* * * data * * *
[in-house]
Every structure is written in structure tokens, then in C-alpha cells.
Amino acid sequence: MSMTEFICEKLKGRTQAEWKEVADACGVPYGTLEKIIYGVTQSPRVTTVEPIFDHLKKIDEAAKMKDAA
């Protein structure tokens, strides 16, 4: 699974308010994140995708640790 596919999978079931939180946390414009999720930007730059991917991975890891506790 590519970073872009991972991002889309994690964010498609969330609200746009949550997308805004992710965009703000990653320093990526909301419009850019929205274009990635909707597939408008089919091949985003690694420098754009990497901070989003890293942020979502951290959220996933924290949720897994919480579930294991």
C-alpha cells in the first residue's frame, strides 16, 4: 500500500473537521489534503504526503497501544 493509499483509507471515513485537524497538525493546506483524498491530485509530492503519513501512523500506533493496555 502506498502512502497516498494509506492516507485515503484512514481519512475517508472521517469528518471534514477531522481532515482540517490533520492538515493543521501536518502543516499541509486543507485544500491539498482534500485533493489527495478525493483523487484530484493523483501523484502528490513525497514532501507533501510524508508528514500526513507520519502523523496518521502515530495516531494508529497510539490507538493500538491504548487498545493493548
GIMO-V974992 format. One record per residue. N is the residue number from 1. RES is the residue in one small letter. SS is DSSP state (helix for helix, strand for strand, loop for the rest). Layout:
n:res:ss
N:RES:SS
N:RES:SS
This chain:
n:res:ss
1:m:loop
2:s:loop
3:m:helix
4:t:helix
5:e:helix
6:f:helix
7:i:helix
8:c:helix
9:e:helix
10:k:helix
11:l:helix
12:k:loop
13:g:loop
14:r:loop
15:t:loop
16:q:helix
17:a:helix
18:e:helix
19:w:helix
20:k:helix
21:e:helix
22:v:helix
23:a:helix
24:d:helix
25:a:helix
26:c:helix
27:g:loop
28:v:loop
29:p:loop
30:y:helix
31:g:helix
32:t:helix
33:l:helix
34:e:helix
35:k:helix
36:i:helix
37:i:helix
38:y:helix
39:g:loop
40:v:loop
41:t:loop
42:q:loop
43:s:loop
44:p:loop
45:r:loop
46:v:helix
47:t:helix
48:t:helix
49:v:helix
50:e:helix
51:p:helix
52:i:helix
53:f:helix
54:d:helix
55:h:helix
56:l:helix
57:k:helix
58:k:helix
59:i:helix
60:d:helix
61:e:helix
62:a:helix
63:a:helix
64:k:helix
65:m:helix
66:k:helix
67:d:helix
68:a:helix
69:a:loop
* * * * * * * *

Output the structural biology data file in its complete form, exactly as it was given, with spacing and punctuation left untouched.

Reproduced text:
[in-house]
Every structure is written in structure tokens, then in C-alpha cells.
Amino acid sequence: MSMTEFICEKLKGRTQAEWKEVADACGVPYGTLEKIIYGVTQSPRVTTVEPIFDHLKKIDEAAKMKDAA
């Protein structure tokens, strides 16, 4: 699974308010994140995708640790 596919999978079931939180946390414009999720930007730059991917991975890891506790 590519970073872009991972991002889309994690964010498609969330609200746009949550997308805004992710965009703000990653320093990526909301419009850019929205274009990635909707597939408008089919091949985003690694420098754009990497901070989003890293942020979502951290959220996933924290949720897994919480579930294991």
C-alpha cells in the first residue's frame, strides 16, 4: 500500500473537521489534503504526503497501544 493509499483509507471515513485537524497538525493546506483524498491530485509530492503519513501512523500506533493496555 502506498502512502497516498494509506492516507485515503484512514481519512475517508472521517469528518471534514477531522481532515482540517490533520492538515493543521501536518502543516499541509486543507485544500491539498482534500485533493489527495478525493483523487484530484493523483501523484502528490513525497514532501507533501510524508508528514500526513507520519502523523496518521502515530495516531494508529497510539490507538493500538491504548487498545493493548
GIMO-V974992 format. One record per residue. N is the residue number from 1. RES is the residue in one small letter. SS is DSSP state (helix for helix, strand for strand, loop for the rest). Layout:
n:res:ss
N:RES:SS
N:RES:SS
This chain:
n:res:ss
1:m:loop
2:s:loop
3:m:helix
4:t:helix
5:e:helix
6:f:helix
7:i:helix
8:c:helix
9:e:helix
10:k:helix
11:l:helix
12:k:loop
13:g:loop
14:r:loop
15:t:loop
16:q:helix
17:a:helix
18:e:helix
19:w:helix
20:k:helix
21:e:helix
22:v:helix
23:a:helix
24:d:helix
25:a:helix
26:c:helix
27:g:loop
28:v:loop
29:p:loop
30:y:helix
31:g:helix
32:t:helix
33:l:helix
34:e:helix
35:k:helix
36:i:helix
37:i:helix
38:y:helix
39:g:loop
40:v:loop
41:t:loop
42:q:loop
43:s:loop
44:p:loop
45:r:loop
46:v:helix
47:t:helix
48:t:helix
49:v:helix
50:e:helix
51:p:helix
52:i:helix
53:f:helix
54:d:helix
55:h:helix
56:l:helix
57:k:helix
58:k:helix
59:i:helix
60:d:helix
61:e:helix
62:a:helix
63:a:helix
64:k:helix
65:m:helix
66:k:helix
67:d:helix
68:a:helix
69:a:loop